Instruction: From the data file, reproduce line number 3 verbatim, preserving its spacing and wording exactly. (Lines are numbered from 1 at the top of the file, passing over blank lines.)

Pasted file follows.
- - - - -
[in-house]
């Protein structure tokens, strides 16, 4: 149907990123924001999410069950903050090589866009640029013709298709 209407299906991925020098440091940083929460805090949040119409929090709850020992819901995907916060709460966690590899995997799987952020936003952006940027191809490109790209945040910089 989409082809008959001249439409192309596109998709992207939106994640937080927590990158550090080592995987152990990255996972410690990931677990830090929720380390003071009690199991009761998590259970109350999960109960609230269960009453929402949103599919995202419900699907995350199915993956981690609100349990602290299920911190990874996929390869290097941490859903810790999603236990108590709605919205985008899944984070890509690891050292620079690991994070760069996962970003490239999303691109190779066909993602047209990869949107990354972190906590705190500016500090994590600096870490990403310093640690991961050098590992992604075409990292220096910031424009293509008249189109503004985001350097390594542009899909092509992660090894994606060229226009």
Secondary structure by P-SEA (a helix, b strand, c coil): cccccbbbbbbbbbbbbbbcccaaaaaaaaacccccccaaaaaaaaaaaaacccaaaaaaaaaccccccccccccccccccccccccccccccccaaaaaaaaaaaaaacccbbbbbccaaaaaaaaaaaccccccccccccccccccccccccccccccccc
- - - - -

Secondary structure by P-SEA (a helix, b strand, c coil): cccccbbbbbbbbbbbbbbcccaaaaaaaaacccccccaaaaaaaaaaaaacccaaaaaaaaaccccccccccccccccccccccccccccccccaaaaaaaaaaaaaacccbbbbbccaaaaaaaaaaaccccccccccccccccccccccccccccccccc